Fighting for Equality and Equity in Sports: The Women of the NJCAA
Kevin B. Thomas
Director of Equity, Diversity, and Inclusion / National Junior College Athletic Association
In celebration of Women's History Month, the NJCAA celebrates every woman educator, coach, athletic director, administrator, and all those who are trailblazers in the world of college sports paving the way to ensure the success of student-athletes. This month we look at four inspiring women and how they are making an impact in the world of two-year college athletics.
Making their mark in the NJCAA - Trenia Tillis Hoard, Tyler (TX) Women's Basketball Head Coach, Molly Simons, NJCAA Vice President for Championships, Governance & Membership, Rochelle M. Taylor, Henry Ford (MI) Director of Athletics, and Ryela Rodriguez, NJCAA Compliance Associate.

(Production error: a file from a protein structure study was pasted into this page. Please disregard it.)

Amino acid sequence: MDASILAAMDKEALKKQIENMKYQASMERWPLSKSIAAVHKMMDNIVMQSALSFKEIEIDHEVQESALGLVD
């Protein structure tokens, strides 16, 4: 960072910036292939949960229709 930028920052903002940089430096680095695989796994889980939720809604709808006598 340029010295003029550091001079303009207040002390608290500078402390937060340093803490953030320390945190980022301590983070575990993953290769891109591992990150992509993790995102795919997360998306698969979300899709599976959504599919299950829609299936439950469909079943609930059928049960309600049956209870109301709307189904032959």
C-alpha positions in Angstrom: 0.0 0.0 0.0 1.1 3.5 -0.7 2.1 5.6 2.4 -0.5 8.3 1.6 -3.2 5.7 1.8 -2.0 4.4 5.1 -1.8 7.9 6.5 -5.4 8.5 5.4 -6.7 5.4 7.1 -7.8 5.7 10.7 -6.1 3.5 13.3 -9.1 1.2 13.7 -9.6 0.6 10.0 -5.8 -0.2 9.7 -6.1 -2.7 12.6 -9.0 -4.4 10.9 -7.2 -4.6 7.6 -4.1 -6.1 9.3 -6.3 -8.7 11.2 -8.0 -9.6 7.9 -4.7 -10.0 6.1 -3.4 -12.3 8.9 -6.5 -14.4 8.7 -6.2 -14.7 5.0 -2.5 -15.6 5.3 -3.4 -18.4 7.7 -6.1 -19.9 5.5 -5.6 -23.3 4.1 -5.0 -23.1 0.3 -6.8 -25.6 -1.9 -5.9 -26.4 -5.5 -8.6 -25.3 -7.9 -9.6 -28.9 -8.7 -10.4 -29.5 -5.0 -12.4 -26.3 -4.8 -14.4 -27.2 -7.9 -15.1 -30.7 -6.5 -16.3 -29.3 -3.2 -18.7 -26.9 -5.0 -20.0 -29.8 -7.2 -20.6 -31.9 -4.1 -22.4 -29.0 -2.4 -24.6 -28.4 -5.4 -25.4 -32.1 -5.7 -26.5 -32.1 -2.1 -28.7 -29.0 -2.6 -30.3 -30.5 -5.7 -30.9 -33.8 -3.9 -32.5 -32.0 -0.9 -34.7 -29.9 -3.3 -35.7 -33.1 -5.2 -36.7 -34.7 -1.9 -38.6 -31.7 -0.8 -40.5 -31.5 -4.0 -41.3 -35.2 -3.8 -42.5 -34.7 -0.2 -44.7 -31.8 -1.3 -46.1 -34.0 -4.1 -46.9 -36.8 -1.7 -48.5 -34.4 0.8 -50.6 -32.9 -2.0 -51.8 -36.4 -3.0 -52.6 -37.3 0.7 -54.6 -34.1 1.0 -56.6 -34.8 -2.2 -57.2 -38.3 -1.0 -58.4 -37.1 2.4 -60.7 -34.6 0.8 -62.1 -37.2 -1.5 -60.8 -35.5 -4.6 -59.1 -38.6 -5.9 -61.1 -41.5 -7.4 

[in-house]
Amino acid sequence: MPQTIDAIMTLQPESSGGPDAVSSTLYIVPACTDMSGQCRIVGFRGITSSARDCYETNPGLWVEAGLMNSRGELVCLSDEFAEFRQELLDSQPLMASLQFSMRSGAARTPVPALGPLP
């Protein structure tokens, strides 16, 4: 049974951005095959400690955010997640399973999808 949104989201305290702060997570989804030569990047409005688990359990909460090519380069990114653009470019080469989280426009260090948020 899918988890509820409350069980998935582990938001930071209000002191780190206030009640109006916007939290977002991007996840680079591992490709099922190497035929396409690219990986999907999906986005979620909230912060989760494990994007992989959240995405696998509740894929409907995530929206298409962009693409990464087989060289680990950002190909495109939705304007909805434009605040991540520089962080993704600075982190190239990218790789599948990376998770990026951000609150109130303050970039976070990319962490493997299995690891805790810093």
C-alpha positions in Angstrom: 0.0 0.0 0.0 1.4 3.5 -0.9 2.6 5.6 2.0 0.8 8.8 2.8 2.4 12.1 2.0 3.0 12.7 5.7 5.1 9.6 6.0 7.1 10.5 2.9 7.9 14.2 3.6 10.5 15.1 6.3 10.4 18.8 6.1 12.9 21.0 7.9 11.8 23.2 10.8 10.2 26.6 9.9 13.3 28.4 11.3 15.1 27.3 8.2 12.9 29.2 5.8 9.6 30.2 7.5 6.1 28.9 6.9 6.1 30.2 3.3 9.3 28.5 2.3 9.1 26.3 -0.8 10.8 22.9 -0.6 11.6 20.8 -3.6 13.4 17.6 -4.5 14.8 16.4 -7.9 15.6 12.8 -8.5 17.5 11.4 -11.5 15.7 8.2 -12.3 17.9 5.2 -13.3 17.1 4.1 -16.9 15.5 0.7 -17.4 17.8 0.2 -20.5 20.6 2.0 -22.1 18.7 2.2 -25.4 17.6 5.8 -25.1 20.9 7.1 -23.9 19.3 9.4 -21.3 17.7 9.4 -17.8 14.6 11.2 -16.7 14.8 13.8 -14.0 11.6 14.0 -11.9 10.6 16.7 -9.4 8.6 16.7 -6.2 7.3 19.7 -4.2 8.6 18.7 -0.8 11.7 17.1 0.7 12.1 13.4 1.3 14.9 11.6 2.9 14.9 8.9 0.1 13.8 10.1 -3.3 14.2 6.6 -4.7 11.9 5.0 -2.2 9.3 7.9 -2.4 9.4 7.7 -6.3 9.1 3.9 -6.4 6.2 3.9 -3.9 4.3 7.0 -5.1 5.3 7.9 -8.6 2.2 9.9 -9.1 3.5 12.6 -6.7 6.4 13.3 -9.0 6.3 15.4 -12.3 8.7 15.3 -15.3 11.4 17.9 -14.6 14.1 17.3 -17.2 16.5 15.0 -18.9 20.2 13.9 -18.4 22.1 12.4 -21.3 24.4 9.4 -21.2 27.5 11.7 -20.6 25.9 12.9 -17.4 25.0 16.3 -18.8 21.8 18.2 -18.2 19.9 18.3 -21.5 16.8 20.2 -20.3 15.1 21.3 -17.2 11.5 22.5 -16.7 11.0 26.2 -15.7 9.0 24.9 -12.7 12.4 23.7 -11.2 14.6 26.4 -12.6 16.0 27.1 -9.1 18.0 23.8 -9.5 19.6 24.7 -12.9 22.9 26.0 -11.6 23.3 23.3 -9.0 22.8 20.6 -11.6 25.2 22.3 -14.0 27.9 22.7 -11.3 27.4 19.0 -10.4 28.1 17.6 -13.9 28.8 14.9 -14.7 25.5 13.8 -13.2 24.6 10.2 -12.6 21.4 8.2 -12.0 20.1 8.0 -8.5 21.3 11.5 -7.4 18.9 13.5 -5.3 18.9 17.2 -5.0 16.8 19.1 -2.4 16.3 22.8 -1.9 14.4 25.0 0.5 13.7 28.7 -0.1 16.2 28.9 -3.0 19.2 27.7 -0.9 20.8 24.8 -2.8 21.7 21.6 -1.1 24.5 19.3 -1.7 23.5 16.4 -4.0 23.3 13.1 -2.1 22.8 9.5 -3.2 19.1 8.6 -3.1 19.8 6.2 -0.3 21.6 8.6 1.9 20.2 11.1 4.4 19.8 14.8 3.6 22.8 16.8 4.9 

Through a series of interview questions, each woman discussed what it meant for them to be a woman in sports, touching on the importance of equality and equity, and leaving their mark for future generations.
Q: As a woman, why did you decide to work in the field of sports, and what path led you here?
Trenia Tillis Hoard, Women's Basketball Head Coach at Tyler Junior College: I landed in the field of sports by accident and opportunity. While working on my Master's degree at Stephen F. Austin State University, I was asked to be the volunteer assistant at Tyler Junior College. Less than a month later the University of Arkansas was seeking a minority applicant for the position of assistant coach and asked me to join their staff. Four years later Tyler JC needed to interview a minority applicant for their head coach position, and I needed the interview experience. The person they offered the job to decided not to take it and Tyler offered me the position.